Objective: Maxillary sinus augmentation is used when performing implant treatment in the maxillary molar region with inadequate bone height. Posterior superior alveolar artery (PSAA) is the branch of the maxillary artery that supplies the lateral sinus wall and sinus membrane. When performing an osteotomy via lateral approach, however, damage to the PSAA can occur, because it runs inside the lateral wall of the maxillary sinus, causing hemorrhage and hampering surgery. The objective of the present study was to compare the defect patterns with the distances from the alveolar crest and sinus floor to the PSAA.
Method and Materials: 280 lateral regions in 235 patients with at least three missing consecutive posterior teeth were measured. Measurement locations were the 1st premolar (P1), the 2nd premolar (P2), the 1st molar (M1), and the 2nd molar (M2).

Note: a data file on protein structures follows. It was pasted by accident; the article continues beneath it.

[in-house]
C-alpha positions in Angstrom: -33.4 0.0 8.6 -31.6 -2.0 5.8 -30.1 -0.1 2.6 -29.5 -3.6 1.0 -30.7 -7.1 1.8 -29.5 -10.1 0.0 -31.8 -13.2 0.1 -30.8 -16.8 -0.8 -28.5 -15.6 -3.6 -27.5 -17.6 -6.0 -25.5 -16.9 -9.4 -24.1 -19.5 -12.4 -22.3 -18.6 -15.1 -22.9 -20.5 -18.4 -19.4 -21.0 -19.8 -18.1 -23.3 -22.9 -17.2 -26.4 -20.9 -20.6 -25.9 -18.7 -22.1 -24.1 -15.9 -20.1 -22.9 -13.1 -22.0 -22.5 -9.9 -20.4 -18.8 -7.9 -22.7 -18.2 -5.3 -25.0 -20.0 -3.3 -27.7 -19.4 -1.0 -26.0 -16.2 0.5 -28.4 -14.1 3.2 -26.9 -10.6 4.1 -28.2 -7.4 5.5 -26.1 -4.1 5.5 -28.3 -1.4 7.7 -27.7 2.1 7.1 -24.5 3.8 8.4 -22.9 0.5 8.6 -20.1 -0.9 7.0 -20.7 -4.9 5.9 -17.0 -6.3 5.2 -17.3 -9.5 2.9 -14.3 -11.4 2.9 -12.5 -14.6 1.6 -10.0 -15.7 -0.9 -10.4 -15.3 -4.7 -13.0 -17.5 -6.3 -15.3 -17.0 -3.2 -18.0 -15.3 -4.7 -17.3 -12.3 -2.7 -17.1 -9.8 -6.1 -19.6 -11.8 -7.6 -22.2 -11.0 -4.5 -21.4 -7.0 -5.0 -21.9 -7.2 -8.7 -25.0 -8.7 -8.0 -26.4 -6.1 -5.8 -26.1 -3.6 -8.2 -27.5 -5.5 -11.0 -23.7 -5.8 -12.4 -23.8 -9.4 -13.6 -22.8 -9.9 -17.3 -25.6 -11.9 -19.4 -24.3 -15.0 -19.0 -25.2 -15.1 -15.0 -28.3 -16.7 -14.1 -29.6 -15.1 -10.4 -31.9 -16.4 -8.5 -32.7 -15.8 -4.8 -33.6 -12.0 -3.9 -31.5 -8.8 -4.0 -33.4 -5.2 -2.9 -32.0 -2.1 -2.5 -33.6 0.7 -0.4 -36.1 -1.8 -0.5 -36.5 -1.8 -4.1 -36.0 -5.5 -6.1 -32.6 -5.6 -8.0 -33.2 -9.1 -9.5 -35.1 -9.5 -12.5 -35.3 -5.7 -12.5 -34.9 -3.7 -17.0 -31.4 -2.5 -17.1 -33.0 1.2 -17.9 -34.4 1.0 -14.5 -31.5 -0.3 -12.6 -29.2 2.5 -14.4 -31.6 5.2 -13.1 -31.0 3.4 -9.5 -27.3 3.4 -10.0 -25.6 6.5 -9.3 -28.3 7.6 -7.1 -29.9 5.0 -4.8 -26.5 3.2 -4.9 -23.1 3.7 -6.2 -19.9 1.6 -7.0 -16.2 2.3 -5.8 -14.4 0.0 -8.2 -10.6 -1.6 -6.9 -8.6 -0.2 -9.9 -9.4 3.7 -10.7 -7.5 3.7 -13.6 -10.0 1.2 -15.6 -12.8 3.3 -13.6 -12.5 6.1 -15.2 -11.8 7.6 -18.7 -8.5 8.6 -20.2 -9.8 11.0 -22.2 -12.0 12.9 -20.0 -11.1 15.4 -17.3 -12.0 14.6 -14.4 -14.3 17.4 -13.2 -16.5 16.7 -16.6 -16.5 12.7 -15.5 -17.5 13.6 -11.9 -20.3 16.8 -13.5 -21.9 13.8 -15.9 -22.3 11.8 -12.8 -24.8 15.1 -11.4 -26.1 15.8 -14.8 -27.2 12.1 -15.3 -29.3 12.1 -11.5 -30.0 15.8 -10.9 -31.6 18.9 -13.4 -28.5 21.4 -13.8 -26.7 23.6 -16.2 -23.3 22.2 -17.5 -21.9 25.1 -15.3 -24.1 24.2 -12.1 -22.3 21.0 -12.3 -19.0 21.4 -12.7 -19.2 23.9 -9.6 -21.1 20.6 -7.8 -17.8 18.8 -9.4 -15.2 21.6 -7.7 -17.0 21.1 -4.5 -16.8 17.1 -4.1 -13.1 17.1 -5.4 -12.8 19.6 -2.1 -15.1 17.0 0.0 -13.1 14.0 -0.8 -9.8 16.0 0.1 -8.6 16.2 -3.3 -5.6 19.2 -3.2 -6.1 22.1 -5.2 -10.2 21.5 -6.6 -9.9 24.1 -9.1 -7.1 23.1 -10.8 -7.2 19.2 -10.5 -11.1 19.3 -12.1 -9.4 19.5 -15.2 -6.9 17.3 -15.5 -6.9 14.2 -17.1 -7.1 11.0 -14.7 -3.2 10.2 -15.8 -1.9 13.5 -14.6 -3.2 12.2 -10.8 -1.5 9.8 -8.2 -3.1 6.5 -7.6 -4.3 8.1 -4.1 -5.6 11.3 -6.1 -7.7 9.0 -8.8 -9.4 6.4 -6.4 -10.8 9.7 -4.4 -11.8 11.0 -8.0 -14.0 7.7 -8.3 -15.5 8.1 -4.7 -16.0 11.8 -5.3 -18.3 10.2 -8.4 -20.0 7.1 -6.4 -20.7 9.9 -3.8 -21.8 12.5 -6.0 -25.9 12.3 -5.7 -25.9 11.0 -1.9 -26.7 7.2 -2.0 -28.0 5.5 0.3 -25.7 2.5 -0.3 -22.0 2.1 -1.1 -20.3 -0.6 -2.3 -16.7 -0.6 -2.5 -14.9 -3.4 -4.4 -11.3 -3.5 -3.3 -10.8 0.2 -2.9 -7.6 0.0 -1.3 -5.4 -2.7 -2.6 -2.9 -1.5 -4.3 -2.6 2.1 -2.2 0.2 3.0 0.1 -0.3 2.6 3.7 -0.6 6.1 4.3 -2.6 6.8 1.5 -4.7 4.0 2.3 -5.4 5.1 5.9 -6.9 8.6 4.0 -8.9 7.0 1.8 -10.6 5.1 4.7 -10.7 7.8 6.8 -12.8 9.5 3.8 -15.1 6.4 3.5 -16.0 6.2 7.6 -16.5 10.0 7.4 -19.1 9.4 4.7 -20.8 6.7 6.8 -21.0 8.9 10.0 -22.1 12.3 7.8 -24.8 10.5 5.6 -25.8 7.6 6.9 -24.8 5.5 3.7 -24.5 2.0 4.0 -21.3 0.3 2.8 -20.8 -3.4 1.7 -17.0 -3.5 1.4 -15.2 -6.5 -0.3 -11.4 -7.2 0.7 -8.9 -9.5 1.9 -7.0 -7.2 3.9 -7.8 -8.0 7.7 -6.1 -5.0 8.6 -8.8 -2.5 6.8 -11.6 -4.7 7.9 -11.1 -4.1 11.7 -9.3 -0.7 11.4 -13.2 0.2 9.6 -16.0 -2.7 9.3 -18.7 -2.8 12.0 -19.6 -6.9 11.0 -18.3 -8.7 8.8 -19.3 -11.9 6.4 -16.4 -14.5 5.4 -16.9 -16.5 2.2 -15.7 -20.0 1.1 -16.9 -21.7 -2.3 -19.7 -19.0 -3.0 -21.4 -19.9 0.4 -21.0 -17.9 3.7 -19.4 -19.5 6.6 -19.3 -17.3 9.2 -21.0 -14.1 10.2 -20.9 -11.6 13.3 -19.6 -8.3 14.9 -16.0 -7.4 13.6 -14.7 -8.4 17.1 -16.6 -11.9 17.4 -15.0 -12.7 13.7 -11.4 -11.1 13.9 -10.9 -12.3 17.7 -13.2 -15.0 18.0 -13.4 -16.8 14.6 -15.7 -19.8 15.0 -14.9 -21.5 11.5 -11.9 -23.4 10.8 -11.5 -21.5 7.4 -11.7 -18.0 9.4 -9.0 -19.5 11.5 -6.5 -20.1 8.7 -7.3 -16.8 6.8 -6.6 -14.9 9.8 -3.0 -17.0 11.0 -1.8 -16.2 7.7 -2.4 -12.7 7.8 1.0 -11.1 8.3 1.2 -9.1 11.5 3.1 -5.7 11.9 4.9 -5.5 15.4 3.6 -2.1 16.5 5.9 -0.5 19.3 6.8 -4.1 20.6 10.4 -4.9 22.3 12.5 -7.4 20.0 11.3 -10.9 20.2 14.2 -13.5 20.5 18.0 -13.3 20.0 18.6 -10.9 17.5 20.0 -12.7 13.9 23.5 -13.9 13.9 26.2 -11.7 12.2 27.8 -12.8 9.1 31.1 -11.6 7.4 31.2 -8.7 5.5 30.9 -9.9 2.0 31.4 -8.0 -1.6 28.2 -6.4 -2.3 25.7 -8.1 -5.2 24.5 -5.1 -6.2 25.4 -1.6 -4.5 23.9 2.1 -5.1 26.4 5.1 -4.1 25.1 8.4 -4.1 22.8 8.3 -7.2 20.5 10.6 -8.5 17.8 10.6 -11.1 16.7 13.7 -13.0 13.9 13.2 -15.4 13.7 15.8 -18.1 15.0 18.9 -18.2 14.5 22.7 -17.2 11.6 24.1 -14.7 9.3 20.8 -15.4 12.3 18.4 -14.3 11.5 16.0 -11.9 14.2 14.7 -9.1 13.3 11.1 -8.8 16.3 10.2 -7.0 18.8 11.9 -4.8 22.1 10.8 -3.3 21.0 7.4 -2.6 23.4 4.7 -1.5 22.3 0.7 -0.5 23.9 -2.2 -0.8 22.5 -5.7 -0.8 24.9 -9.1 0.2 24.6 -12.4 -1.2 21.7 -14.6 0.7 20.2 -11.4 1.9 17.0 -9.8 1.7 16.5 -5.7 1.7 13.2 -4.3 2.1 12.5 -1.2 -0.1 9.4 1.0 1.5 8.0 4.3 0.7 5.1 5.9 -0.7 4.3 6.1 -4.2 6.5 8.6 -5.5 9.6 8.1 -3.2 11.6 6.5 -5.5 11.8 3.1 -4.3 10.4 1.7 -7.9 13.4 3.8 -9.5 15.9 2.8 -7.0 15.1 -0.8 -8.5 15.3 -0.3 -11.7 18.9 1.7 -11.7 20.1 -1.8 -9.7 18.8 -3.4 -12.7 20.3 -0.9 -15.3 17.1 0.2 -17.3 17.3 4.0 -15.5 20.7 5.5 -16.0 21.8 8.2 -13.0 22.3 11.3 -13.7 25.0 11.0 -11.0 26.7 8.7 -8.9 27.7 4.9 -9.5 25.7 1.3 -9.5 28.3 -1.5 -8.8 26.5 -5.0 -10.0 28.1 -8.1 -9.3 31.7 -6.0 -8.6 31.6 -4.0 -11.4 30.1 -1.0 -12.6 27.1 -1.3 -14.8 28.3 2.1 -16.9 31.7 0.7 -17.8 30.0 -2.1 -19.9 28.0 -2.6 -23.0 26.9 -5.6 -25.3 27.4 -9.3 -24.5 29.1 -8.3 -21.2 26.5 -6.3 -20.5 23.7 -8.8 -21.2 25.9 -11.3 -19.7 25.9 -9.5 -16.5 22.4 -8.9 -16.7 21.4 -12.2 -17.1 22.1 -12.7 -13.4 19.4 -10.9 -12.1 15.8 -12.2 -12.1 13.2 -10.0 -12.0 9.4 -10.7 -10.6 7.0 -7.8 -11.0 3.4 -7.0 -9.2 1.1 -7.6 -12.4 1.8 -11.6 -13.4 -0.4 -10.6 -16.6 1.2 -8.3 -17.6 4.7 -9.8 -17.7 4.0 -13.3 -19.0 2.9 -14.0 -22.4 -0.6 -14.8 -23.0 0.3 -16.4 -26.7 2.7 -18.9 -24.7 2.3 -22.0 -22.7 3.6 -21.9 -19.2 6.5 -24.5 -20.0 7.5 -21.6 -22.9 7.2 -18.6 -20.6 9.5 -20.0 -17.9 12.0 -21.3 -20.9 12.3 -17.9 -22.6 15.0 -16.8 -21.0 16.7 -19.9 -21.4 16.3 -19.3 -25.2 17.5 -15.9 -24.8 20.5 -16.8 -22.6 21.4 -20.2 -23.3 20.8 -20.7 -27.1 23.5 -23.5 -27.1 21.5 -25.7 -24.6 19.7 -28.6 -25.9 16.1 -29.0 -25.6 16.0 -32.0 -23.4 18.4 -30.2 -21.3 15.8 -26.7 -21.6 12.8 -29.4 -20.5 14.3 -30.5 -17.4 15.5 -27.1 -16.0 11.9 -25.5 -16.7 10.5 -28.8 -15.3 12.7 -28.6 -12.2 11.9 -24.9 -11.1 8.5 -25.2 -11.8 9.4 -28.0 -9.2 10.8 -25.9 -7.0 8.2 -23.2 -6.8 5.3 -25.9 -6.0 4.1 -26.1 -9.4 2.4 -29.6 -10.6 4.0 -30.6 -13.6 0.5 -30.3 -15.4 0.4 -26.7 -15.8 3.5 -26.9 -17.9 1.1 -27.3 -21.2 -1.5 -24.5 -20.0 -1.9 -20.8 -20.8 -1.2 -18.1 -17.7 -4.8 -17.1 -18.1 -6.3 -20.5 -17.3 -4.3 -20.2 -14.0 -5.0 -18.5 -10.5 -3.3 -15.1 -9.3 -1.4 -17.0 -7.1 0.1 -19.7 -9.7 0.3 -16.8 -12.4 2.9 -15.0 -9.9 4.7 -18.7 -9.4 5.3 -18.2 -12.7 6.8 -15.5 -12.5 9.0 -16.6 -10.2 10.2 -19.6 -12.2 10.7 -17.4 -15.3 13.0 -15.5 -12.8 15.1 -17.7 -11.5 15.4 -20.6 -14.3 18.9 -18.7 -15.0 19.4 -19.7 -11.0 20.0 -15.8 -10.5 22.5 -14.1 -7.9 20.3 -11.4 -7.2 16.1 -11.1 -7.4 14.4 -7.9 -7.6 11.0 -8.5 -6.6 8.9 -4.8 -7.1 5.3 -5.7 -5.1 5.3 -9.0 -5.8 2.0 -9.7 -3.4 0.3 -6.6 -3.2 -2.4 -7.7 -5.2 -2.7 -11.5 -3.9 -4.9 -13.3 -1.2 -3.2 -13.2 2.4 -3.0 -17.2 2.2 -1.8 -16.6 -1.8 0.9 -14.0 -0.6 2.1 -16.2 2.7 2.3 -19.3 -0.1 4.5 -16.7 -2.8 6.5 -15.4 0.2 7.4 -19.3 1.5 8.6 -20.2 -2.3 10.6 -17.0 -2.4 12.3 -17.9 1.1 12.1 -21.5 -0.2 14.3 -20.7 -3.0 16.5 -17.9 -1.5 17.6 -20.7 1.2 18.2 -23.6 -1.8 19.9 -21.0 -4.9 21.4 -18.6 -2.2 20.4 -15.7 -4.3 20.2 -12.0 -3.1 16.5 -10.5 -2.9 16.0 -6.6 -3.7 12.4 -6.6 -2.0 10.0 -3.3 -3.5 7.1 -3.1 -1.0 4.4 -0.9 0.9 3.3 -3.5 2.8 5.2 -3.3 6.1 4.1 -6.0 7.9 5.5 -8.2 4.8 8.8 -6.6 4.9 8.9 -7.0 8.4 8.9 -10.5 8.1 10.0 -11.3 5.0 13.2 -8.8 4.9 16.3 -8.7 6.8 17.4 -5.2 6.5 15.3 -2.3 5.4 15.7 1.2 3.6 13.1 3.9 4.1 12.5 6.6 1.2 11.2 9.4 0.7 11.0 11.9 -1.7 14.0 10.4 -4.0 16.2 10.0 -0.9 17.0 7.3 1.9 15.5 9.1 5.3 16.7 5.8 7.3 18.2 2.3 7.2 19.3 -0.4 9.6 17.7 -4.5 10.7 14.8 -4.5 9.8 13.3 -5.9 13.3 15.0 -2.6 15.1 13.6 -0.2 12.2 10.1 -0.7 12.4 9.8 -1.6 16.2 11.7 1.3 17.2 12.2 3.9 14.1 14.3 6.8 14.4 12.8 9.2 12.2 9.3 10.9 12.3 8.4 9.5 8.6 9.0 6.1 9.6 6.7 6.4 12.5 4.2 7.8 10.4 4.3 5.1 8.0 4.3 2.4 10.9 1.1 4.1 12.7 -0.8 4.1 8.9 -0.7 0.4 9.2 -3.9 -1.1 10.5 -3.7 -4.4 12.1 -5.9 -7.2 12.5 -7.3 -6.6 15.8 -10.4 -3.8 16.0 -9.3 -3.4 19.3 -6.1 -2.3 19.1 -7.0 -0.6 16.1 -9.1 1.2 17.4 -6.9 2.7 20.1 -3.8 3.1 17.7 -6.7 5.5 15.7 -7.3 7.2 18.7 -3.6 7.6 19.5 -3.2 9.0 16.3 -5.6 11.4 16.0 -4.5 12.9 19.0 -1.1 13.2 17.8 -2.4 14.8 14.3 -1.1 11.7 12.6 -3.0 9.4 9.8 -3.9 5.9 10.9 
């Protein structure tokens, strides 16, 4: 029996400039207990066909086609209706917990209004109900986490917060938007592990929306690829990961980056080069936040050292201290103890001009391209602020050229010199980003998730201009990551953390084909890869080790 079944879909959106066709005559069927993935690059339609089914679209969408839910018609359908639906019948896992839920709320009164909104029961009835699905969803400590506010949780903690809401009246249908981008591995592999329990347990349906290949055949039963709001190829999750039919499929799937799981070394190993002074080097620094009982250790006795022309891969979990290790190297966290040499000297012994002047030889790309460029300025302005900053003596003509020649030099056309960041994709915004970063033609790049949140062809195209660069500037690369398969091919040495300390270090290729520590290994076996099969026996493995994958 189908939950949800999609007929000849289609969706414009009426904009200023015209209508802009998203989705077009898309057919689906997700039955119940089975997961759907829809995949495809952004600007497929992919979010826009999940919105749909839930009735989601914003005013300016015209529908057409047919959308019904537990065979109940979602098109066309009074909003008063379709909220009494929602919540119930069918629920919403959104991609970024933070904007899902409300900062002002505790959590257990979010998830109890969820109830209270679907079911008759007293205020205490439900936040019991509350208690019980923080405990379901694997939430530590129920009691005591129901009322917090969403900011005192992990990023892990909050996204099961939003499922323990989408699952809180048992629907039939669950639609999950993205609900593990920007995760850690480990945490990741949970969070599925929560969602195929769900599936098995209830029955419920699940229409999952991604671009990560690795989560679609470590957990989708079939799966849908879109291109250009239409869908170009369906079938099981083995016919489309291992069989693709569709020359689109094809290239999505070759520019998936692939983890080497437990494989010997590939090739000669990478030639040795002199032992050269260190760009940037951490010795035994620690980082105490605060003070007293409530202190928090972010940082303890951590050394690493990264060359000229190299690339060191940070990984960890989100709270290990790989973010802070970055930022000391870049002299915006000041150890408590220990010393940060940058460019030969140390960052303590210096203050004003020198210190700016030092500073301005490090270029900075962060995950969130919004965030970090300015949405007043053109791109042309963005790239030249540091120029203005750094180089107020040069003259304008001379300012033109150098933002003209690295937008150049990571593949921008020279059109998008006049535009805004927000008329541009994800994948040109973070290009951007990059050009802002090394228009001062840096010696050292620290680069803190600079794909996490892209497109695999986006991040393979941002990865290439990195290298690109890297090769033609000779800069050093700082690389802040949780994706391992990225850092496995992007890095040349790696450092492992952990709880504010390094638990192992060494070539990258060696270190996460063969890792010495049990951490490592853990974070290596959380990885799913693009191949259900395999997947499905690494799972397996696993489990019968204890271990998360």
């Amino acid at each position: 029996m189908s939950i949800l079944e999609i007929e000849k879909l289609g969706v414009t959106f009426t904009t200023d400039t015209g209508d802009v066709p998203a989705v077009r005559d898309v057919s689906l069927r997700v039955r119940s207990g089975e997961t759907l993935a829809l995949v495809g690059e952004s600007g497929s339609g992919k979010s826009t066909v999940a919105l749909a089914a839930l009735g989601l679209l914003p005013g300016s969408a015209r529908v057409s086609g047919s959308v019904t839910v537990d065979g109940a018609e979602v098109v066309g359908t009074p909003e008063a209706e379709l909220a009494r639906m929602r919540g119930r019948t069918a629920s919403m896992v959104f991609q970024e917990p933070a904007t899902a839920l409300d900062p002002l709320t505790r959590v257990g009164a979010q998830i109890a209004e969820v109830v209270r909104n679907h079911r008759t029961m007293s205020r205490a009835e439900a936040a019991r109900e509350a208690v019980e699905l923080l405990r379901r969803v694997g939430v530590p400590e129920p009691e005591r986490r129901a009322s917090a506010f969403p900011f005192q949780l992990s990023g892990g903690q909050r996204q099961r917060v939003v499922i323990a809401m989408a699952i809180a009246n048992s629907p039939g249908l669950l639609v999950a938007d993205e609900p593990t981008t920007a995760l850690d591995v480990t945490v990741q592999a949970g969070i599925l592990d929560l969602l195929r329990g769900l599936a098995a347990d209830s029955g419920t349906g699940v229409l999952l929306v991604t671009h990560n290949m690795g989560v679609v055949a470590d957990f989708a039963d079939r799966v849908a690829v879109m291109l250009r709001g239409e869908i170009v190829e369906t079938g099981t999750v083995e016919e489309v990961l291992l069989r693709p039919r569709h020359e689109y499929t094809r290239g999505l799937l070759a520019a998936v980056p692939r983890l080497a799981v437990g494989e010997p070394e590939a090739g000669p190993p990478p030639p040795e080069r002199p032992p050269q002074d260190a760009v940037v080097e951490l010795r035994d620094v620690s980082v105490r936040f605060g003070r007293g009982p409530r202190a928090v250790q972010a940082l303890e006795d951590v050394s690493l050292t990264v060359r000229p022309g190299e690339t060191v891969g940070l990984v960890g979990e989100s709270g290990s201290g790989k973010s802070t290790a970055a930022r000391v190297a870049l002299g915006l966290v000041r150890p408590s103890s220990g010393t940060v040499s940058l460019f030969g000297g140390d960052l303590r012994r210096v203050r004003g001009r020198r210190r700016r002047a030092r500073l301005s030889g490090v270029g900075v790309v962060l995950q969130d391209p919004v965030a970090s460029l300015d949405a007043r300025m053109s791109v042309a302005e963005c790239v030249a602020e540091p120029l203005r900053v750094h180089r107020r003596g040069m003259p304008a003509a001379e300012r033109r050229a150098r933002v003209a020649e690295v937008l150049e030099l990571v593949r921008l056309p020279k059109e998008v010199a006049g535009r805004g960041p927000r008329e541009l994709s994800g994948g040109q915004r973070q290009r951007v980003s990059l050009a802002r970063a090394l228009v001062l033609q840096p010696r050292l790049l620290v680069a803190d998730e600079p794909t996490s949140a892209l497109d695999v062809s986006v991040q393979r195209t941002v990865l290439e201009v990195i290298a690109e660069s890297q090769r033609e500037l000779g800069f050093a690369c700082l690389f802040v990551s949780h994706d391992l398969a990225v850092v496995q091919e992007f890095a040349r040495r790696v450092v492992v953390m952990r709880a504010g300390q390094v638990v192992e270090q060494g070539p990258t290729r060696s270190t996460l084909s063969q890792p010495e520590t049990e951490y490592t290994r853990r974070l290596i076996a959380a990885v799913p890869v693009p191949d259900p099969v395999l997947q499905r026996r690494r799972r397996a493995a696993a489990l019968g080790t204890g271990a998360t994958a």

Results: The detection rate was 29% to 59%, and the longest diameter was between 1.1 mm and 1.3 mm. The average distances between the PSAA and the alveolar crest were 24.1 mm, 21.3 mm, 15.4 mm, and 15.3 mm (P1-M2), with statistically significant differences in all locations except M1 and M2. The average distances between the PSAA and the maxillary sinus floor were 10.4 mm, 10.4 mm, 9.0 mm, and 8.5 mm (P1-M2), with no significant differences. There were no significant differences between different defect patterns in the distance between the PSAA and either the alveolar crest or the maxillary sinus floor. PSAA detection rate and the longest diameter were related to the spatial resolution of the computed tomography (CT) scan.
Conclusion: Although the distance between the PSAA and the alveolar crest was significantly shorter in the molar region than in the premolar region, it did not affect the defect pattern.
Keywords: defect pattern, dental implant, maxillary sinus augmentation, PSAA, x-ray computed tomography